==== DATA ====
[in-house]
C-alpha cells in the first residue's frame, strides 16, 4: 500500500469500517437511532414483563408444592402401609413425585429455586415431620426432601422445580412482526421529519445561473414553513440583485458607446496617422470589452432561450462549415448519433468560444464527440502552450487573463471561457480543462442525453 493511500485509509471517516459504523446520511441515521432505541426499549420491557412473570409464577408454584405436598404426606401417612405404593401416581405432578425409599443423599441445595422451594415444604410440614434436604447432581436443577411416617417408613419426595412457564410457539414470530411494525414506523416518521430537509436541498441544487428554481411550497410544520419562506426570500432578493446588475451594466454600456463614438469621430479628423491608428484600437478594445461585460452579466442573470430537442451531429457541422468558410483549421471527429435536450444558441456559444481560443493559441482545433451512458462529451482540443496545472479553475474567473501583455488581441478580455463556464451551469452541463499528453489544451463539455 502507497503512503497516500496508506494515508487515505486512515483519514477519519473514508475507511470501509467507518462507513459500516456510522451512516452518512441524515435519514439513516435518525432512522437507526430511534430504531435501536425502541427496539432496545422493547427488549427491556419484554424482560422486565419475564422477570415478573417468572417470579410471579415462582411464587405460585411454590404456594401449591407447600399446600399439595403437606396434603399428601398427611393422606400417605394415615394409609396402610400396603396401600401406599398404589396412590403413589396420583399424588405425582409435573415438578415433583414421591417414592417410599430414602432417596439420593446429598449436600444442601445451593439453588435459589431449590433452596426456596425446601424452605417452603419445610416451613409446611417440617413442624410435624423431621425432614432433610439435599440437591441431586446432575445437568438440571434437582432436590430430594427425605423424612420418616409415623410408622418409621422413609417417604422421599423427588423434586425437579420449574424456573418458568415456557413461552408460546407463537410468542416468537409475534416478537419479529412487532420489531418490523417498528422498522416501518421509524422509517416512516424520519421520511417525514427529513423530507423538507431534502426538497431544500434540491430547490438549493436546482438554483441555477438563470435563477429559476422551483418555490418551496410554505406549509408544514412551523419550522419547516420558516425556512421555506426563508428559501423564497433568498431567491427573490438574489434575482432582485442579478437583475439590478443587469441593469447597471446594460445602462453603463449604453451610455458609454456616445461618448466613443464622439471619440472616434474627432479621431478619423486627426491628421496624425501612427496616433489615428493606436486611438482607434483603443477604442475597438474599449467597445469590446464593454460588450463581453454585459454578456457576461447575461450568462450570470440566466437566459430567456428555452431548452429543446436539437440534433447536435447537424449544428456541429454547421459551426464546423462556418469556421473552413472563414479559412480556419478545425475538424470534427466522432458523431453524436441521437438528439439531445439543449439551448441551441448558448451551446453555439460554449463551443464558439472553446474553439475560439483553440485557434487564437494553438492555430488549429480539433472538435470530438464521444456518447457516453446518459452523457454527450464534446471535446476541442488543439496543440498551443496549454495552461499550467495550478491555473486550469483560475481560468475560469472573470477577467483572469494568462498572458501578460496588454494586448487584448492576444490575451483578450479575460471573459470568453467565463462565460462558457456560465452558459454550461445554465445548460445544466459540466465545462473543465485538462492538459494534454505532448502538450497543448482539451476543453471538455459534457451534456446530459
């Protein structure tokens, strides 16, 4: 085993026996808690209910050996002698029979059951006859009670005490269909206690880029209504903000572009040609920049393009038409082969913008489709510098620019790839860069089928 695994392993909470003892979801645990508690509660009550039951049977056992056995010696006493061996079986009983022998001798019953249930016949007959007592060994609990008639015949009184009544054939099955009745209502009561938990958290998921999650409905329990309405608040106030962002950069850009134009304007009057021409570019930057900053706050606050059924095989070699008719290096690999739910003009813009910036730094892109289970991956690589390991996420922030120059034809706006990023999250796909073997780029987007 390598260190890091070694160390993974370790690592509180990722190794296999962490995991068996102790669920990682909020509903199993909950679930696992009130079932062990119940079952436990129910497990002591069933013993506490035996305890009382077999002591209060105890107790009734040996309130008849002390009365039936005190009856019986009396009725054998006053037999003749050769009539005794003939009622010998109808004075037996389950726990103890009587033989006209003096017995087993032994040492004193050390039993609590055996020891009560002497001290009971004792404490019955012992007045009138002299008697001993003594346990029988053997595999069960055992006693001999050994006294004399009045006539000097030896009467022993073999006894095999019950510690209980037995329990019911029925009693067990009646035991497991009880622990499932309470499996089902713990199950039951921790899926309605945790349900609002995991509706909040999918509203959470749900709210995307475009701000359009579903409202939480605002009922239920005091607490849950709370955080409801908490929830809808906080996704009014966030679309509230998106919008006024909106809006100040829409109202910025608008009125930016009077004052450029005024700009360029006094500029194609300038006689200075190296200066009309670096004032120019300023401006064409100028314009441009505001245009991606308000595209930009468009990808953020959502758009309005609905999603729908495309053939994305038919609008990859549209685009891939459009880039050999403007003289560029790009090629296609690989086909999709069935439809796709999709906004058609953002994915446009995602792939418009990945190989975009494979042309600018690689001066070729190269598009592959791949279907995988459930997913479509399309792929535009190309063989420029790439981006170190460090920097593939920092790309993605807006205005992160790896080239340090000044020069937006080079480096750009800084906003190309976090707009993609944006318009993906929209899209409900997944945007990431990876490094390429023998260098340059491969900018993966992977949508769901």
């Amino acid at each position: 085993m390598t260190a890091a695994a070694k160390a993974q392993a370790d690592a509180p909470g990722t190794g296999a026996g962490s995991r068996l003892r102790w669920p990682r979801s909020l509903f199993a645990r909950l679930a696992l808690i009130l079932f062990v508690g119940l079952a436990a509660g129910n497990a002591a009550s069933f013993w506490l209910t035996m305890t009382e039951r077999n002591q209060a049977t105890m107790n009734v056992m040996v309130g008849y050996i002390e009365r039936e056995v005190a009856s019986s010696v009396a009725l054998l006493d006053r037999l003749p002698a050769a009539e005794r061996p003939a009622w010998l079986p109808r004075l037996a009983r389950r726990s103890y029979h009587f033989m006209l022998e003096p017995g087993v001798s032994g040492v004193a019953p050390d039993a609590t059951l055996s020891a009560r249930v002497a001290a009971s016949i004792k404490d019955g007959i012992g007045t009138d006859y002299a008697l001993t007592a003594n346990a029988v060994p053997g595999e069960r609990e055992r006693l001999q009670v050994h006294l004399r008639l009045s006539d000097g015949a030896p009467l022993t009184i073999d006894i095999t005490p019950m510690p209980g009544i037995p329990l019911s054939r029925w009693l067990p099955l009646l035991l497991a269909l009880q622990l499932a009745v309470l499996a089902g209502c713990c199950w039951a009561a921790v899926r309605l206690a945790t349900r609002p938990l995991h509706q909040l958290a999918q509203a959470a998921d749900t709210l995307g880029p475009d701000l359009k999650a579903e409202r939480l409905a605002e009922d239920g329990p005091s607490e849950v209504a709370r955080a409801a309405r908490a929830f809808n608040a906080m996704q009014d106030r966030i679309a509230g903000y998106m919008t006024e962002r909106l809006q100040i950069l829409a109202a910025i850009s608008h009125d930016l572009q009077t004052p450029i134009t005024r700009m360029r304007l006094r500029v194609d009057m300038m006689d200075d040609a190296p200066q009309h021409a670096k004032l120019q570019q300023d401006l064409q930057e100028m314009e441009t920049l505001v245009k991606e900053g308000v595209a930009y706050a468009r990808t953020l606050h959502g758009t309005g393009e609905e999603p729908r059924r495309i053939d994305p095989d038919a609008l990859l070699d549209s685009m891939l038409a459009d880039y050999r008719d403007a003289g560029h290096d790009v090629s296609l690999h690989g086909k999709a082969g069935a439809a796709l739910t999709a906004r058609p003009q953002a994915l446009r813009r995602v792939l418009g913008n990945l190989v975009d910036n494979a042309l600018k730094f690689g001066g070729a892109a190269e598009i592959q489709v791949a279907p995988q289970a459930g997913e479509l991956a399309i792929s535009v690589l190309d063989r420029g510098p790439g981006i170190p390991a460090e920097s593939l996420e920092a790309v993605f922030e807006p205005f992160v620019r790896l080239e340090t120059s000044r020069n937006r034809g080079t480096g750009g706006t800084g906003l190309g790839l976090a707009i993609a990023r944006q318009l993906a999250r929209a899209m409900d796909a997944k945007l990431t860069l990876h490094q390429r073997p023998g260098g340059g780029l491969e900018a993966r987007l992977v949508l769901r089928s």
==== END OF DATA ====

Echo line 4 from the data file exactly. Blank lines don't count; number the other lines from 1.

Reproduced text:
């Amino acid at each position: 085993m390598t260190a890091a695994a070694k160390a993974q392993a370790d690592a509180p909470g990722t190794g296999a026996g962490s995991r068996l003892r102790w669920p990682r979801s909020l509903f199993a645990r909950l679930a696992l808690i009130l079932f062990v508690g119940l079952a436990a509660g129910n497990a002591a009550s069933f013993w506490l209910t035996m305890t009382e039951r077999n002591q209060a049977t105890m107790n009734v056992m040996v309130g008849y050996i002390e009365r039936e056995v005190a009856s019986s010696v009396a009725l054998l006493d006053r037999l003749p002698a050769a009539e005794r061996p003939a009622w010998l079986p109808r004075l037996a009983r389950r726990s103890y029979h009587f033989m006209l022998e003096p017995g087993v001798s032994g040492v004193a019953p050390d039993a609590t059951l055996s020891a009560r249930v002497a001290a009971s016949i004792k404490d019955g007959i012992g007045t009138d006859y002299a008697l001993t007592a003594n346990a029988v060994p053997g595999e069960r609990e055992r006693l001999q009670v050994h006294l004399r008639l009045s006539d000097g015949a030896p009467l022993t009184i073999d006894i095999t005490p019950m510690p209980g009544i037995p329990l019911s054939r029925w009693l067990p099955l009646l035991l497991a269909l009880q622990l499932a009745v309470l499996a089902g209502c713990c199950w039951a009561a921790v899926r309605l206690a945790t349900r609002p938990l995991h509706q909040l958290a999918q509203a959470a998921d749900t709210l995307g880029p475009d701000l359009k999650a579903e409202r939480l409905a605002e009922d239920g329990p005091s607490e849950v209504a709370r955080a409801a309405r908490a929830f809808n608040a906080m996704q009014d106030r966030i679309a509230g903000y998106m919008t006024e962002r909106l809006q100040i950069l829409a109202a910025i850009s608008h009125d930016l572009q009077t004052p450029i134009t005024r700009m360029r304007l006094r500029v194609d009057m300038m006689d200075d040609a190296p200066q009309h021409a670096k004032l120019q570019q300023d401006l064409q930057e100028m314009e441009t920049l505001v245009k991606e900053g308000v595209a930009y706050a468009r990808t953020l606050h959502g758009t309005g393009e609905e999603p729908r059924r495309i053939d994305p095989d038919a609008l990859l070699d549209s685009m891939l038409a459009d880039y050999r008719d403007a003289g560029h290096d790009v090629s296609l690999h690989g086909k999709a082969g069935a439809a796709l739910t999709a906004r058609p003009q953002a994915l446009r813009r995602v792939l418009g913008n990945l190989v975009d910036n494979a042309l600018k730094f690689g001066g070729a892109a190269e598009i592959q489709v791949a279907p995988q289970a459930g997913e479509l991956a399309i792929s535009v690589l190309d063989r420029g510098p790439g981006i170190p390991a460090e920097s593939l996420e920092a790309v993605f922030e807006p205005f992160v620019r790896l080239e340090t120059s000044r020069n937006r034809g080079t480096g750009g706006t800084g906003l190309g790839l976090a707009i993609a990023r944006q318009l993906a999250r929209a899209m409900d796909a997944k945007l990431t860069l990876h490094q390429r073997p023998g260098g340059g780029l491969e900018a993966r987007l992977v949508l769901r089928s």